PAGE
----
Chemical enhanced oil recovery methods like alkali-surfactant-polymer (ASP) flooding can yield high additional recoveries at the right conditions. But chemical floods are often cost intensive, and are limited to certain reservoir temperatures, water salinities, and so on. These restrictions reduce the number of reservoirs where chemical floods can be applied with highest performance.

Surfactants are defined and well-known by their ability to lower the interfacial tension (IFT) between oil and water to ultra-low values and thereby mobilize the trapped oil. It is less known that due to their intrinsic properties surfactants and related chemicals can also be used to improve oil recovery via most other EOR techniques. They have the ability to decrease heavy oil viscosity, change reservoir wettability, reduce injection pressure, create stable foams, and increase miscibility. Hence, involving those materials in steam injection, gas/(sc)CO2 injection, solvent flooding, wettability alteration, or foam assisted procedures is an easy way to increase the economics of oil recovery processes even more if the injection facilities are already in place.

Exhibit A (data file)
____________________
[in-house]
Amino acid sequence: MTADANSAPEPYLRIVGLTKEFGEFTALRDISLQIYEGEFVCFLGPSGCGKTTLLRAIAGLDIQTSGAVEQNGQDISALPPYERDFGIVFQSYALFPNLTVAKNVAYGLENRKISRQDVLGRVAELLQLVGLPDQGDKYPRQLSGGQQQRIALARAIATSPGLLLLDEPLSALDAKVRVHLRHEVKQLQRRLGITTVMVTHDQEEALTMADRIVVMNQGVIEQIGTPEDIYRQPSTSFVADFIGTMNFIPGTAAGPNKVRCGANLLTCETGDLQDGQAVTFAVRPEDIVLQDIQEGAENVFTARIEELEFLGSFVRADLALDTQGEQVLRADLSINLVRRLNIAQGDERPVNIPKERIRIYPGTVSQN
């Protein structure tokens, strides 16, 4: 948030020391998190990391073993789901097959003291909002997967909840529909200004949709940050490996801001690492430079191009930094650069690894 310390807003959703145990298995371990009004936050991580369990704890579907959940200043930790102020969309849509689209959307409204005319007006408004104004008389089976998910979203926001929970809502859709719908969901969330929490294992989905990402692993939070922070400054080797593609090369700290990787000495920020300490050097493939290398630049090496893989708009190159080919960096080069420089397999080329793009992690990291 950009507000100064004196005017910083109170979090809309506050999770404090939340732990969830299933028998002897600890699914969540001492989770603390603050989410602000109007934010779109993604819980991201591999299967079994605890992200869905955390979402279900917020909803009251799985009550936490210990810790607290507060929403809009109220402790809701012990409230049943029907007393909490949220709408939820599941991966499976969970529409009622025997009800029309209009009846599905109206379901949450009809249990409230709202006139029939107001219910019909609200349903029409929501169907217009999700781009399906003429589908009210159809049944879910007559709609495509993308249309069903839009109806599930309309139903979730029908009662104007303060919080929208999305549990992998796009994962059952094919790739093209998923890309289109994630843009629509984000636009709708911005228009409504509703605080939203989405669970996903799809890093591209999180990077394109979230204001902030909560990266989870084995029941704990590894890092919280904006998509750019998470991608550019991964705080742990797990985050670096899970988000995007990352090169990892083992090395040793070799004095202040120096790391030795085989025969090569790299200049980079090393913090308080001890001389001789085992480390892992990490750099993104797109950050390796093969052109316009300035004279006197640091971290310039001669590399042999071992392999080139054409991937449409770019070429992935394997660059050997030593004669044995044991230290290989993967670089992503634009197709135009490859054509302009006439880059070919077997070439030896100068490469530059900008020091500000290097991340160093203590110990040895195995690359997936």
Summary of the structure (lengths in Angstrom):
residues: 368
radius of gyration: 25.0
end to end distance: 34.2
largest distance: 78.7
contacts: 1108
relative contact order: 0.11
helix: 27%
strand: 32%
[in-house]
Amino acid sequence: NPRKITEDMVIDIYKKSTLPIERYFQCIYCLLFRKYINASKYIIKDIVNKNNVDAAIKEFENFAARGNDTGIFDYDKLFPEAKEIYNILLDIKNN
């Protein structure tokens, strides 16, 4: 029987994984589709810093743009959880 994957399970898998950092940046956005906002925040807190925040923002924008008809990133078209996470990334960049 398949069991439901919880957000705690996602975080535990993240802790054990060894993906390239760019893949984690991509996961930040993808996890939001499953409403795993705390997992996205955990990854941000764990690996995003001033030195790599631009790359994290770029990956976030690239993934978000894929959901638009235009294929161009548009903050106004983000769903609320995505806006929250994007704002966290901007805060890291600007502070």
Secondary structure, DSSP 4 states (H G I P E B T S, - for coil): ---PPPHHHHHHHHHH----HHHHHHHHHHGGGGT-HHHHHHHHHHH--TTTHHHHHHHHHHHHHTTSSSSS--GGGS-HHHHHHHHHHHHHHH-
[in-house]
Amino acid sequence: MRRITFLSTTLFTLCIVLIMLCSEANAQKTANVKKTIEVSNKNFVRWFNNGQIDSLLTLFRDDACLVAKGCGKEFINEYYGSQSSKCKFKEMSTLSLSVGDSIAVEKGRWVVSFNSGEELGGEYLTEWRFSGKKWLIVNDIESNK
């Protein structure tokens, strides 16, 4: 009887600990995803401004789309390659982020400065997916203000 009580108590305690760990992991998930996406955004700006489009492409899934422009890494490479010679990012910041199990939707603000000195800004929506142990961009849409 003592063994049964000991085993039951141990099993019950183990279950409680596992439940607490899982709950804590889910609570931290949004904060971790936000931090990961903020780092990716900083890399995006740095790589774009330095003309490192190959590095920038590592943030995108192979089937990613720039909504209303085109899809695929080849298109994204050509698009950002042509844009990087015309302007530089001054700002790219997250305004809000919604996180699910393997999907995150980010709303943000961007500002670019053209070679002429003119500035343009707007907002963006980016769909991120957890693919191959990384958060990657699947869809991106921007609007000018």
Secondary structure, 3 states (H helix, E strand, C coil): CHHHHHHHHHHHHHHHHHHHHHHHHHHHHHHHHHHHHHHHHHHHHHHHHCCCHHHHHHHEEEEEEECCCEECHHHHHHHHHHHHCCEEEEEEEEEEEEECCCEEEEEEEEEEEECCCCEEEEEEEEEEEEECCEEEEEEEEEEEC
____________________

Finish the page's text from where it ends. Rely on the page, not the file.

This paper describes the physical principles of different EOR techniques and presents examples on how to select the best surfactant for each of the above applications by considering the varying requirements and limitations.


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